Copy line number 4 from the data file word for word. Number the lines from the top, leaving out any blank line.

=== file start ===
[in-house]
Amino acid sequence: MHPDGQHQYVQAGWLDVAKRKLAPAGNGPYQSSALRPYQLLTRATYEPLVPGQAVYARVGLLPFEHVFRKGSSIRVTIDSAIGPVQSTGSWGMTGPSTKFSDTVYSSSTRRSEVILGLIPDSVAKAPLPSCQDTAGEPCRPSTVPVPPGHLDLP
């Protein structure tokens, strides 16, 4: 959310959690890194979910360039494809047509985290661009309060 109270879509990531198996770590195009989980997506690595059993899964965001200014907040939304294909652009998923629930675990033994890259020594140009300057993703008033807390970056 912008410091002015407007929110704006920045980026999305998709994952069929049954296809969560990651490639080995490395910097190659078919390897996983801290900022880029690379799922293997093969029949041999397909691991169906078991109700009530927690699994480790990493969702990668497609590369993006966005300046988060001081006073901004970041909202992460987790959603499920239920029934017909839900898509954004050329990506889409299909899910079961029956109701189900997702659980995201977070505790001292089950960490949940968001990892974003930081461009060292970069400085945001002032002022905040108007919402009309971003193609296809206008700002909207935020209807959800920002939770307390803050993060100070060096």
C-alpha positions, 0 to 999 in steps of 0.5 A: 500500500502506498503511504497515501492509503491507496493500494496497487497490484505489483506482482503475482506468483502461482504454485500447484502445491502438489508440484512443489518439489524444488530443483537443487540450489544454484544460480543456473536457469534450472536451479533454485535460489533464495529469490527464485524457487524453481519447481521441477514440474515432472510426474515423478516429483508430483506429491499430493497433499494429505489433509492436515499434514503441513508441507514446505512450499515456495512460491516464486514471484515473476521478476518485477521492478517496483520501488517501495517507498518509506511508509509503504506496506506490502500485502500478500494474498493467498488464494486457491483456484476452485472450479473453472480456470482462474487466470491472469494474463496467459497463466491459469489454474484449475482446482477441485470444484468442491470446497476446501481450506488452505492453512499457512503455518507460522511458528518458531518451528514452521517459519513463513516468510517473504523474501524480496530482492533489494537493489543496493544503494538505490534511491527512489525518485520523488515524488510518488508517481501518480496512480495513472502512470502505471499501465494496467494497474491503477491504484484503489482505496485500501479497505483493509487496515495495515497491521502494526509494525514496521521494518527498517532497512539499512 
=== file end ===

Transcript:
C-alpha positions, 0 to 999 in steps of 0.5 A: 500500500502506498503511504497515501492509503491507496493500494496497487497490484505489483506482482503475482506468483502461482504454485500447484502445491502438489508440484512443489518439489524444488530443483537443487540450489544454484544460480543456473536457469534450472536451479533454485535460489533464495529469490527464485524457487524453481519447481521441477514440474515432472510426474515423478516429483508430483506429491499430493497433499494429505489433509492436515499434514503441513508441507514446505512450499515456495512460491516464486514471484515473476521478476518485477521492478517496483520501488517501495517507498518509506511508509509503504506496506506490502500485502500478500494474498493467498488464494486457491483456484476452485472450479473453472480456470482462474487466470491472469494474463496467459497463466491459469489454474484449475482446482477441485470444484468442491470446497476446501481450506488452505492453512499457512503455518507460522511458528518458531518451528514452521517459519513463513516468510517473504523474501524480496530482492533489494537493489543496493544503494538505490534511491527512489525518485520523488515524488510518488508517481501518480496512480495513472502512470502505471499501465494496467494497474491503477491504484484503489482505496485500501479497505483493509487496515495495515497491521502494526509494525514496521521494518527498517532497512539499512 